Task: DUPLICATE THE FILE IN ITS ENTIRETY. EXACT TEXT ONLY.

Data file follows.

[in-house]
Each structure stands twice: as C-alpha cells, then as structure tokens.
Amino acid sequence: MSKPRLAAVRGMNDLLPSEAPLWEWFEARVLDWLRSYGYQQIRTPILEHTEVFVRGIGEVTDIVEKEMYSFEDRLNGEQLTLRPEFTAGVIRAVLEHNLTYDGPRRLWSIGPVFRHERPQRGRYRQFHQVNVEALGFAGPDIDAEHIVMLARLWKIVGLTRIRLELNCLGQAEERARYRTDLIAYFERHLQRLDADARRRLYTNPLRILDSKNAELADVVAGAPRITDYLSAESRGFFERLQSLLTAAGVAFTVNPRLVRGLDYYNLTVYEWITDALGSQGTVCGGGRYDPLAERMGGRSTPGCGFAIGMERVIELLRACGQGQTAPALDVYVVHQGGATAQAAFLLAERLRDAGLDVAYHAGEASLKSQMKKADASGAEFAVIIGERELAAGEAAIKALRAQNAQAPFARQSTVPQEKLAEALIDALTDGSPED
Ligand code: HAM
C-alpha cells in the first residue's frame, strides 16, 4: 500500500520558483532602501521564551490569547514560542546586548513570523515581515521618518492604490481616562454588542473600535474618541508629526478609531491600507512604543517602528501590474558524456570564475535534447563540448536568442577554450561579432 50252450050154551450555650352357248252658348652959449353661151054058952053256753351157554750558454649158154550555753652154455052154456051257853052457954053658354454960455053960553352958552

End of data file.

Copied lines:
[in-house]
Each structure stands twice: as C-alpha cells, then as structure tokens.
Amino acid sequence: MSKPRLAAVRGMNDLLPSEAPLWEWFEARVLDWLRSYGYQQIRTPILEHTEVFVRGIGEVTDIVEKEMYSFEDRLNGEQLTLRPEFTAGVIRAVLEHNLTYDGPRRLWSIGPVFRHERPQRGRYRQFHQVNVEALGFAGPDIDAEHIVMLARLWKIVGLTRIRLELNCLGQAEERARYRTDLIAYFERHLQRLDADARRRLYTNPLRILDSKNAELADVVAGAPRITDYLSAESRGFFERLQSLLTAAGVAFTVNPRLVRGLDYYNLTVYEWITDALGSQGTVCGGGRYDPLAERMGGRSTPGCGFAIGMERVIELLRACGQGQTAPALDVYVVHQGGATAQAAFLLAERLRDAGLDVAYHAGEASLKSQMKKADASGAEFAVIIGERELAAGEAAIKALRAQNAQAPFARQSTVPQEKLAEALIDALTDGSPED
Ligand code: HAM
C-alpha cells in the first residue's frame, strides 16, 4: 500500500520558483532602501521564551490569547514560542546586548513570523515581515521618518492604490481616562454588542473600535474618541508629526478609531491600507512604543517602528501590474558524456570564475535534447563540448536568442577554450561579432 50252450050154551450555650352357248252658348652959449353661151054058952053256753351157554750558454649158154550555753652154455052154456051257853052457954053658354454960455053960553352958552